The Masonic Lodge offers its members social prestige, brotherhood, a sense of mystery, and opportunities for charitable work. But that's not all that goes on behind closed doors. Despite Masonry's promise to members that nothing in it conflicts with Christianity, plenty does---and Ankerberg and Weldon offer the eye-opening documentation to prove it. A carefully researched scrutiny of the beliefs, rituals, and teachings of the Masons. 333 pages, softcover from Moody.
Average Customer Rating:
(4 Reviews) 4
Rating Snapshot(4 reviews)
Customer Reviews for The Secret Teachings of the Masonic Lodge
Review 1 for The Secret Teachings of the Masonic Lodge
This is a good book on the topic.Masonry is occultic and teaches what the bible clearly stamps as dangerous.This is a worthy survey from men who test masonry in light of the bible and expose its darkness.Freemasonry blasphemes the Trinity behind there closed doors and oftentimes members do not realize this.Another must reading is by Ron Rhodes called 'Reasoning From The Scriptures With The Masons' and a CD by Walter Martin called 'A Dialogue on Freemasonry' from Walter Martins website.
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9of11voted this as helpful.
Review 2 for The Secret Teachings of the Masonic Lodge
Date:October 29, 2007
This book was very informational for someone who is not familiar to the masonic lodge. It also does a great job of shedding light on the evils of the masonic lodge. I know I am out numbered in the reviews but I really enjoyed this book and would recommend it to anyone.
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Review 3 for The Secret Teachings of the Masonic Lodge
Slanted in Treatment, Shallow in TheologyI give this book zero only because I can't give it a negative number. I will readily admit the Masonic lodge has its share of inconsistencies and shortcomings, but this volume has the tone and slant of a literary witch hunt. When I purchased this title, I knew it would be critical of the Masonic lodge, but I had no idea it would be filled with such anti-Masonic animosity. From the standpoint of the authors, being a Mason and being a Satanist are pretty much on the same level of wickedness and evil. A more balanced critique of Freemasonry would present some positive aspects of the craft as well as negative. I find nothing but venom here.I'm also greatly disappointed that the authors appear to be unable to make a distinction between general revelation and special revelation. This distinction is commonplace among all reputable Bible-believing, Christ-honoring theologians. Freemasonry is a religious fraternity (not a religion) based on general revelation. It does not claim to offer special revelation. The failure of the authors to distinguish between the two displays a very shallow grasp of basic Christian theology.Frankly, I have problems taking this book seriously. The motive seems to be one of grinding an ax against the Masonic lodge rather than trying to offer a respectable critique. I'm sorry I purchased this title. If you want to experience it firsthand, borrow it from someone else or try to find it in a public library.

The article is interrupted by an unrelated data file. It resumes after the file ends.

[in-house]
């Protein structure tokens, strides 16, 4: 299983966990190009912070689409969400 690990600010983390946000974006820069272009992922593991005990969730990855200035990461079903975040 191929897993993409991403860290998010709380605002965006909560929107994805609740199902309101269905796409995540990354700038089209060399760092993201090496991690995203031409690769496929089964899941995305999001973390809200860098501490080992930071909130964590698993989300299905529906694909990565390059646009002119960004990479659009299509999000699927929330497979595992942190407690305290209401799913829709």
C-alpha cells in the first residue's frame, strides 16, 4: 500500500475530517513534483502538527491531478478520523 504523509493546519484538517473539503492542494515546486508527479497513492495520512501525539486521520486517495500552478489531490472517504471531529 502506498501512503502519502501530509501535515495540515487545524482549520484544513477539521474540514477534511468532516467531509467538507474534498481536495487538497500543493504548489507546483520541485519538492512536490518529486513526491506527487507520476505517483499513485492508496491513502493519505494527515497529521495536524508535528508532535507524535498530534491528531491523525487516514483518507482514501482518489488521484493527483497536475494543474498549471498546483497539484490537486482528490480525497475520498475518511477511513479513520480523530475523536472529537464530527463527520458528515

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Review 4 for The Secret Teachings of the Masonic Lodge
Date:April 2, 2006
As a Christian I am appalled by the book. It is obvious they know nothing about the tenets of releif brotherly love and truth. What some people will do to make money. Save your money and spend it actually doing God's work rather than try to expose a group who actually does God's work and accepts people of all faiths, regardless of denomination. To spread lies about a fraternity who had a major impact on the founding of this nation is absurd. If our founding fathers were not Masons and beleived in masonic ideals we would still be under English rule. That is a fact look it up.